The limit on the policy is the maximum that will be available for each driver or passenger. For example, if the limit is $2,500, each driver and passenger in an insured’s vehicle will have up to $2,500 for medical bills resulting from the accident. MedPay is usually optional and can act as a supplement to PIP in “no fault” states.

Other coverage

There are coverage options you might want to add to your policy, such as:

  • Loss of use coverage to cover the costs of hiring a rental car while your car is being repaired.
  • Loan coverage to help you meet repayments if your vehicle is totaled before you finish paying for it.
  • Auto repair coverage to cover damage caused by wear and tear.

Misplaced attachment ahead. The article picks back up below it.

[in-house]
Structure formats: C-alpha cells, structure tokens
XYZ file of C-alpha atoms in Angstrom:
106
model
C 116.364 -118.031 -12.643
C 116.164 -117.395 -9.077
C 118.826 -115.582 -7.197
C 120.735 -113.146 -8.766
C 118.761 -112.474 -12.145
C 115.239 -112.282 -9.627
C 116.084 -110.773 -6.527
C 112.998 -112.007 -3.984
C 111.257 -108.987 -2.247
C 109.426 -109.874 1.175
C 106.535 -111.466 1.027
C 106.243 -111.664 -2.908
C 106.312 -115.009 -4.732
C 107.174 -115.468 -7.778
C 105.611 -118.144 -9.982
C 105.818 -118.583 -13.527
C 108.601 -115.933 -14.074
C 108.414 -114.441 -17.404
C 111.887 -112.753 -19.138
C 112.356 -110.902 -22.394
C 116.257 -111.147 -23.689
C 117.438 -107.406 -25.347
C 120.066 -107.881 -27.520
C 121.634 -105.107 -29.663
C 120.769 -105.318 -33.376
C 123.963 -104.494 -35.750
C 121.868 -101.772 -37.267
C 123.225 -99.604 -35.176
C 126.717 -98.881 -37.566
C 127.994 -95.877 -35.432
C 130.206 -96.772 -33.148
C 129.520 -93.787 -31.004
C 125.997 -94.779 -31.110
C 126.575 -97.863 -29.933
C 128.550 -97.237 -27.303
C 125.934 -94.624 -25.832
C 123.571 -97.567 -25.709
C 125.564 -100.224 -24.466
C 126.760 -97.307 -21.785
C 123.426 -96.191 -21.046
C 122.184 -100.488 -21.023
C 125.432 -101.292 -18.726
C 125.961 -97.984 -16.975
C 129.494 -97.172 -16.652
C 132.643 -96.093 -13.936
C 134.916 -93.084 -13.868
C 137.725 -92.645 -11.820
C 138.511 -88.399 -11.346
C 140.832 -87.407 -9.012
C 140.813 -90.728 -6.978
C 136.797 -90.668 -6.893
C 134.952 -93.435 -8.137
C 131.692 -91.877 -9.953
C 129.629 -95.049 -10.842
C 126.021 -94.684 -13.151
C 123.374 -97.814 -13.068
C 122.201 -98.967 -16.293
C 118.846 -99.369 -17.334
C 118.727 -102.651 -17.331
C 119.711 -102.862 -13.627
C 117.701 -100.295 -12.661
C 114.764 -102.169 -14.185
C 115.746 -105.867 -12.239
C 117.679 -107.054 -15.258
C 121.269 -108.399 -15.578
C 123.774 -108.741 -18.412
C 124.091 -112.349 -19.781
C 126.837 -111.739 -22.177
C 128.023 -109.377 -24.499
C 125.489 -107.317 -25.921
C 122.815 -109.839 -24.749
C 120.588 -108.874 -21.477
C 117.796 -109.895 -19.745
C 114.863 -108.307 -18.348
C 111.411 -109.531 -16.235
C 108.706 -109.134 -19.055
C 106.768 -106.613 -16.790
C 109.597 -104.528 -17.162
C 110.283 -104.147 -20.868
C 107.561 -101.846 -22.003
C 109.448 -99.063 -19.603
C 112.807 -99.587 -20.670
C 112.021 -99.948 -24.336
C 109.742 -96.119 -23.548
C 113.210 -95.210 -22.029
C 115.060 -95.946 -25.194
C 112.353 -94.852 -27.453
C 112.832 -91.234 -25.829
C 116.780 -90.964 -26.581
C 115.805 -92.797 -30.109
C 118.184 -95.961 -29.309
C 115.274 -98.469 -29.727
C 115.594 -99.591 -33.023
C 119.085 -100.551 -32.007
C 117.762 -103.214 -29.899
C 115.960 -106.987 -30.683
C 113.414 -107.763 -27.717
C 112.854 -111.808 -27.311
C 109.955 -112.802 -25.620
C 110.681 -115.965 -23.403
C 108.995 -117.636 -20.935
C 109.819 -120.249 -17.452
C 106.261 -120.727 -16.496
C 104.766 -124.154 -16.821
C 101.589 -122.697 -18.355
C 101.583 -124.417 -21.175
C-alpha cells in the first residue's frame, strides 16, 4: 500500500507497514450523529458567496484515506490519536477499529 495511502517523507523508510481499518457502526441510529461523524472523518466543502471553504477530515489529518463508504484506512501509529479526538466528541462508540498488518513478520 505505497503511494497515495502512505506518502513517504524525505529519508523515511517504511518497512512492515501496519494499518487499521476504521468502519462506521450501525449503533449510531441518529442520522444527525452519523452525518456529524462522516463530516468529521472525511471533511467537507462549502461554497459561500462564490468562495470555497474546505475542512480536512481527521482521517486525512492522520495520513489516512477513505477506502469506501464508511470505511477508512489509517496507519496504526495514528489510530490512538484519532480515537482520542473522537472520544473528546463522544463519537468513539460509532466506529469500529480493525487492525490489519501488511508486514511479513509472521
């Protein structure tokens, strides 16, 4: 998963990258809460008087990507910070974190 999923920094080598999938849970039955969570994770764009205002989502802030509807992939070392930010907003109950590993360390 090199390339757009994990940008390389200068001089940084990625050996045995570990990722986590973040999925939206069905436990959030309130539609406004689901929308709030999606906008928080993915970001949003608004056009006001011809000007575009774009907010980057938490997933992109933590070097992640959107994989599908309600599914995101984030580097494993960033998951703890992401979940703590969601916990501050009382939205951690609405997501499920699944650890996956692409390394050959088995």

Your insurance professional can review and explain the various coverage options available to you and help you select what is most appropriate for your personal situation.

When determining the level of auto insurance coverage you need, remember that state insurance requirements are not recommendations for levels of coverage — they are simply the minimum coverage required to legally operate a vehicle. If you are ever in a traffic accident, the damages are likely to be significantly higher, and you’ll be glad you took the time to speak with your insurance professional.

Timothy G. Russell, CPCU

(203) 255-2877
trussell [at] therussellagency [dot] com

The Russell Agency, LLC
317 Pequot Avenue
PO Box 528
Southport, CT 06890

No employee or agent of The Russell Agency is authorized to conclude any binding agreement on behalf of the company with another party by email without specific confirmation. 

This content is for informational purposes only and not for the purpose of providing professional, financial, medical or legal advice. You should contact your licensed professional to obtain advice with respect to any particular issue or problem.